I’m volunteering to Live-Blog my ALA attending experience for ALSC. Check it out here:
I haven’t posted for a long time — but I have been thinking about both our society and the children’s books that reflect (and hopefully help shape) our society and its future.
E-V-E-R-Y S-I-N-G-L-E D-A-Y!
Here’s what I posted on Facebook this morning:
As we teach girls to say NO, we must also teach boys to RESPECT. As we teach girls to be STRONG, we must also teach boys to be KIND. As we teach black children to EXCEL, we must also teach white children to REFLECT. As we teach black children to have more self CONFIDENCE, we must also teach white children to have more INFORMED EMPATHY.
Instead of judging and blaming each other, we must teach POSITIVE INTERACTIONS AND ACTIONS between groups of people.
Heck, this is not just about children. This is about all of us.
And promptly a white male relative (in his 50s) who is informed, kind, and loving, posted that he agrees with my basic principles, but it seems so “one-sided” and that it sounds like I am blaming and judging white males.
Here’s what my response to him:
Actually, I think of it as helping white males to adjust better in a world where their past and complacent modes might no longer serve them well and let them be equal partners of a future, equal world.
If you truly examine our history and society and systems, you would see that pretty much all other groups: women, non straight, and non white people have been on the receiving end of systemic oppression: less paid for equal work, fewer rights for the same human beings, etc. I actually want Educators who have been advocating one sided to educate girls and people of color but having largely ignored giving the tools and skills to handle an increasingly demanding (and rightfully so) world.
So yes, it is one sided: for the benefit of our children and ourselves. Instead of just blaming people like Trump or Sessions or Weinstein, I want to figure out how we can successfully educate the white/male of the future to thrive and to not thrive by stepping on others’ heads. Does this make sense to you?
Indeed, I have been wondering and hoping for more books by White and Non-White authors that feature good, kind, fair, courageous, moral, wonderful WHITE male and female characters — who do not just show up as white saviors or antagonists but act like so many of my real life white friends do — stand up for what’s wrong, fight for justice, and are self-reflecting and always want to be better humans.
I often hear that children need mirrors to reflect themselves and their experiences — I say that they also need a crystal ball that can show them what they COULD become. I am worried when I started noticing that authors of children’s books seem to think that when they create wonderful children of color protagonists, they are then obligated to create white antagonists (bullies, uncaring teachers, etc.) I wonder about the image that a white young reader sees in such books — are these the only roles they can assume now? Are they being delegated to the dark side without redemption? How hopeless is that? And how dangerous!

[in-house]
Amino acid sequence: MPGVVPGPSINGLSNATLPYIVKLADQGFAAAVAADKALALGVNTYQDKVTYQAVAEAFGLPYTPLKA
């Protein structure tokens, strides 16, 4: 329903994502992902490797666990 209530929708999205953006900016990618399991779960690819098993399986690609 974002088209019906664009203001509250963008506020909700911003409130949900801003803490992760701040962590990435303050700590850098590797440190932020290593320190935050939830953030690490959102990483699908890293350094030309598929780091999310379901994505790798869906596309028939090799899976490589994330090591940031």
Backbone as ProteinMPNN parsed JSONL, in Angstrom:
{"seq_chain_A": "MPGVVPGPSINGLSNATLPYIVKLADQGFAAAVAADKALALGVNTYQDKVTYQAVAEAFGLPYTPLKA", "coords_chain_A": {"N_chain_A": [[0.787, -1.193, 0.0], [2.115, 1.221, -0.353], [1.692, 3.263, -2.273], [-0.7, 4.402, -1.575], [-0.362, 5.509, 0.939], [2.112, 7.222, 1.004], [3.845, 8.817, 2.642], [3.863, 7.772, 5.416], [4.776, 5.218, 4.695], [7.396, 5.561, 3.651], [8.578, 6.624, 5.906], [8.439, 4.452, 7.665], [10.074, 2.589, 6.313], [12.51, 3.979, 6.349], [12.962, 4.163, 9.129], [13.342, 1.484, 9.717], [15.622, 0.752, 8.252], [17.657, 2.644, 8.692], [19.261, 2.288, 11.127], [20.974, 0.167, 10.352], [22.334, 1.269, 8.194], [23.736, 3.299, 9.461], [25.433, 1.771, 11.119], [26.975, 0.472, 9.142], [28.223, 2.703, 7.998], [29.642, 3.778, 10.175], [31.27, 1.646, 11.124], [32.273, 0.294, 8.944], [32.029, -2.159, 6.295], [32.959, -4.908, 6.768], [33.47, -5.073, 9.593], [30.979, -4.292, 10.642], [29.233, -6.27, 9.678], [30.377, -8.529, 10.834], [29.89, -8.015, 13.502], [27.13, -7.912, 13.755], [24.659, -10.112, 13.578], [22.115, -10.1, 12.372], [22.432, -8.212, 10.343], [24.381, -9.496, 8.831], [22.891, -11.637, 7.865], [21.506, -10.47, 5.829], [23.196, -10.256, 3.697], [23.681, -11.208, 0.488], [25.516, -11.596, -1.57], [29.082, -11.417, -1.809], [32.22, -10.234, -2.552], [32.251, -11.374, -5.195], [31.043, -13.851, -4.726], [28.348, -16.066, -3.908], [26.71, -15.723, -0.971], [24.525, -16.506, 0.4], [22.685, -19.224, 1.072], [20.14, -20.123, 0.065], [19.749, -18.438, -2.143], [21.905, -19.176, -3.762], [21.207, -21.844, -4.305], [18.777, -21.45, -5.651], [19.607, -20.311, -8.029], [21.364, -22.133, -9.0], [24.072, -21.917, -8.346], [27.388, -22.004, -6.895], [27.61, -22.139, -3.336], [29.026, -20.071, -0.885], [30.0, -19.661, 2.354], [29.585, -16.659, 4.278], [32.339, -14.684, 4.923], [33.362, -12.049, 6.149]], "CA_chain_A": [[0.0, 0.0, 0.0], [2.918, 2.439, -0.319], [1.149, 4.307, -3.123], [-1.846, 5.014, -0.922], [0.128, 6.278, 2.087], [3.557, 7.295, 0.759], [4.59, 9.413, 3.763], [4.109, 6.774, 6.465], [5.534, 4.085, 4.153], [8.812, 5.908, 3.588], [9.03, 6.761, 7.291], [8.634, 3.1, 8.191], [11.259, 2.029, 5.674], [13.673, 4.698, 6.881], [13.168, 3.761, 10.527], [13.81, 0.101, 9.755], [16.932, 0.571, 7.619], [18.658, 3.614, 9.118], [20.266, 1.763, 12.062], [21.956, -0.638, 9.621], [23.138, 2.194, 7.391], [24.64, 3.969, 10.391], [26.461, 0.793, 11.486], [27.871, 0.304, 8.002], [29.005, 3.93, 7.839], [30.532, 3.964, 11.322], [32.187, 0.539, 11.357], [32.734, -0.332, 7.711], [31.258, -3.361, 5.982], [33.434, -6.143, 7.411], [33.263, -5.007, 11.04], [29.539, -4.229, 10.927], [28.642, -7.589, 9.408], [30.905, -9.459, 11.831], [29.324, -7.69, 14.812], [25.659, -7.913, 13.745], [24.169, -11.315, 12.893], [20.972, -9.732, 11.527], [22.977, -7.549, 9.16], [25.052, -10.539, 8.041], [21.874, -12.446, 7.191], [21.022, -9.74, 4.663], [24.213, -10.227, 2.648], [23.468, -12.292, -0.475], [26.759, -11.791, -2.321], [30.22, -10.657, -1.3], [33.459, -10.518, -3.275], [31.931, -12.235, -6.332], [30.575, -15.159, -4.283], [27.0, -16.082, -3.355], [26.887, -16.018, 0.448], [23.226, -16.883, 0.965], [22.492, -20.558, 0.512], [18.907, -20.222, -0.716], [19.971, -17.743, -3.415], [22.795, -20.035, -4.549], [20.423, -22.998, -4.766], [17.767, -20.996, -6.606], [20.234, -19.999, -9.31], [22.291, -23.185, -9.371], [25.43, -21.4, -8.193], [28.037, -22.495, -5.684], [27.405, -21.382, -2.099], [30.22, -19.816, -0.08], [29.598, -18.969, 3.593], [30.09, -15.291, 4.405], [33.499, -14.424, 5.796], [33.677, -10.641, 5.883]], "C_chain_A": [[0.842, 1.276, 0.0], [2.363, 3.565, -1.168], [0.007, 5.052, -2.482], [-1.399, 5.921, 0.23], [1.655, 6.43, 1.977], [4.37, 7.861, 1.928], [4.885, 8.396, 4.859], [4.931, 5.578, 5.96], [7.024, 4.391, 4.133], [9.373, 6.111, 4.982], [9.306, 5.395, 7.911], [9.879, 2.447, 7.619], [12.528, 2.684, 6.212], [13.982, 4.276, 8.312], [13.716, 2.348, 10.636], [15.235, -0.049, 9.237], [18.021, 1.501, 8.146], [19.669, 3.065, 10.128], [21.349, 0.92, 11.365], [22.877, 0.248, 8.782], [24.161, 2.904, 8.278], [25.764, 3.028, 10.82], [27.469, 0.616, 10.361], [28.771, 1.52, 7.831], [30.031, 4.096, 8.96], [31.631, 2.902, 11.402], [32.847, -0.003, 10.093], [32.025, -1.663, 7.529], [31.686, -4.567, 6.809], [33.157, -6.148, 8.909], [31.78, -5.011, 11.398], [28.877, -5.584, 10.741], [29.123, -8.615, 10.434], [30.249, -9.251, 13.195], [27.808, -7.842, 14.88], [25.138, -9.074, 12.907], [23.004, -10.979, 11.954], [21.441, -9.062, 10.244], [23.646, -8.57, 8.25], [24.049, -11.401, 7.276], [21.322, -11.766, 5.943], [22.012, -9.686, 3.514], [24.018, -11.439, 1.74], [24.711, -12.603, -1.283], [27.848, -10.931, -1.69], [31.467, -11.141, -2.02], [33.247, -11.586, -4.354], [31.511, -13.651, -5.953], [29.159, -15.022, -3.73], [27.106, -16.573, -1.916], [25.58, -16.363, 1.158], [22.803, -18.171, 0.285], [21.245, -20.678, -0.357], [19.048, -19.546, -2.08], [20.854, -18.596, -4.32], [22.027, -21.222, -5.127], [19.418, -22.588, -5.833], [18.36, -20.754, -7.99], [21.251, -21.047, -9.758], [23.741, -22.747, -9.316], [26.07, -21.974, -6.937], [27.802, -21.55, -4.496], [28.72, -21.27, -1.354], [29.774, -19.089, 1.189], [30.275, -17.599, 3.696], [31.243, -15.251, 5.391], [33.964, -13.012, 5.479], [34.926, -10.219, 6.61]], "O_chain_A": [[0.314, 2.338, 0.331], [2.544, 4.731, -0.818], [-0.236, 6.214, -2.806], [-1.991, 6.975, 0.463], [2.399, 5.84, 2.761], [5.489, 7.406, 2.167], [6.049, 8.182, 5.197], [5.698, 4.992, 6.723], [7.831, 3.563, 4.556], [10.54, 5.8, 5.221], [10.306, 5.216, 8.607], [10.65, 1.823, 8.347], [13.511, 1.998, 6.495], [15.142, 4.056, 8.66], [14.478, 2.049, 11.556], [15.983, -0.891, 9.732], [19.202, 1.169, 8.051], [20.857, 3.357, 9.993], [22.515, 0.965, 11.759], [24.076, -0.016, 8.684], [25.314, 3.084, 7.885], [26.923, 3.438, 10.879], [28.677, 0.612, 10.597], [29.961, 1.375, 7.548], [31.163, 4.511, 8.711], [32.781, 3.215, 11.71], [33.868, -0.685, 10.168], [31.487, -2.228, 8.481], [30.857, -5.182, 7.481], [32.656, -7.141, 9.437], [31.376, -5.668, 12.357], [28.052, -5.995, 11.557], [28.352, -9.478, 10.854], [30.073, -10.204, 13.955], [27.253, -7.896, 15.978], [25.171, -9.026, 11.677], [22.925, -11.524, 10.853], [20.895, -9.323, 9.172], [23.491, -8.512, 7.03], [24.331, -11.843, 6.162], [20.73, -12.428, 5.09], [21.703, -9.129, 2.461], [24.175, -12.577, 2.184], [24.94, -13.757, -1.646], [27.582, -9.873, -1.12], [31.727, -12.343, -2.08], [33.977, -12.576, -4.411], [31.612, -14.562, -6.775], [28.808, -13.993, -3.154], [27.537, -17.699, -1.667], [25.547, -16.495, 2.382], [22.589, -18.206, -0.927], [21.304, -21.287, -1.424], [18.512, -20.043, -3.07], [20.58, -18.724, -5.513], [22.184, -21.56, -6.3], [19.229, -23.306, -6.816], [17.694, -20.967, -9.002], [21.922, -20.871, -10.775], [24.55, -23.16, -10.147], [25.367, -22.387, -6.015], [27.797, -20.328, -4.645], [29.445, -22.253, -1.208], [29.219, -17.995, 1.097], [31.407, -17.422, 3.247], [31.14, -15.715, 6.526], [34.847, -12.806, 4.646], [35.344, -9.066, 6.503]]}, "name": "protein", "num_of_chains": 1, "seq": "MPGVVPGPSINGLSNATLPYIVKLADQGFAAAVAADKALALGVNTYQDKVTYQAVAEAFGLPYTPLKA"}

I wish to caution writers and editors: in our zealous (much needed) pursuit to include positive characters from marginalized groups, please do not make the dangerous mistake in creating a host of negative characters from the majority group, or excluding them from positively interacting with characters from the marginalized groups.
Case in point: Miles Morales features a black/hispanic hero with an Asian side-kick and a racist white teacher — is there no possibility for Miles to have close and allying white peers, friends, and mentors? Another case in point: Hello, Universe features wonderful, quirky, and ultimately lovable Filipino, Hispanic, and Asian main characters. And there is ONE white family/white child — and that ONE white family/child are bullies whose actions are most aptly described as despicable. Of course, these are but two books from thousands of children’s books published in 2017 — but they are highly touted, much recommended books, featured in Best Of the Year lists, for middle grade students. What is the telegraphed message here — and if there are more books like this frequently consumed by young readers — how would they view each other and each other’s group?
This is why I say, “Thank Goodness for Magnus Chase,” a white boy, created by a white male author, who encounters an assorted group of friends and foes — from different cultures, with different sexual orientations/gender identities, and religious beliefs. And they are judged not by the color of their skin or identity traits — but by their inner convictions. Because, let’s not forget that when Doctor Martin Luther King Jr. said, “I have a dream that my four little children will one day live in a nation where they will not be judged by the color of their skin, but by the content of their character,” he never meant that he wished his children to grow up “judgment free.” As citizens of the world and members of our own community, we must understand that the content of our character is to be examined, held accountable, and, yes, “judged” by our peers and our society. Being part of a particular culture, whether marginalized or main-stream, does not exempt anyone from having a moral conscience.
While I am completely opposing the sentiment behind the “All Lives Matter” slogan (which is a detraction and distraction from the urgent “Black Lives Matter” movement,) I must advocate that ALL CHILDREN’S LIVES MATTER.
Please look at the big picture.
Please look toward a long-term future.
Please mind the GOAL — which is to respect and treasure everyone equally, regardless of skin colors, religious beliefs, sexual orientations, genders, etc. etc. etc. In order to actually achieve this goal, we cannot trample on ANY child and their potential, positive future. We must make it possible that the children of today will become fair and compassionate adults – so we must hold up that crystal ball and motivate them with positive imageries of their potential selves.*
* Of course, I am not advocating of having no villains in books or no conflicts in stories! Just please be mindful of the trend…
Children’s book review editor at the Kirkus Review wrote an introduction to its ambitious, and hopefully highly functioning and useful database. Please read! The Collections will only grow as more books are published and added to the Database.
Public Librarians and Booksellers with Baker & Taylor accounts will be able to access the full Database. Alas, it is not available to me (school librarian using Follett, even though it owns Baker & Taylor.) *sigh*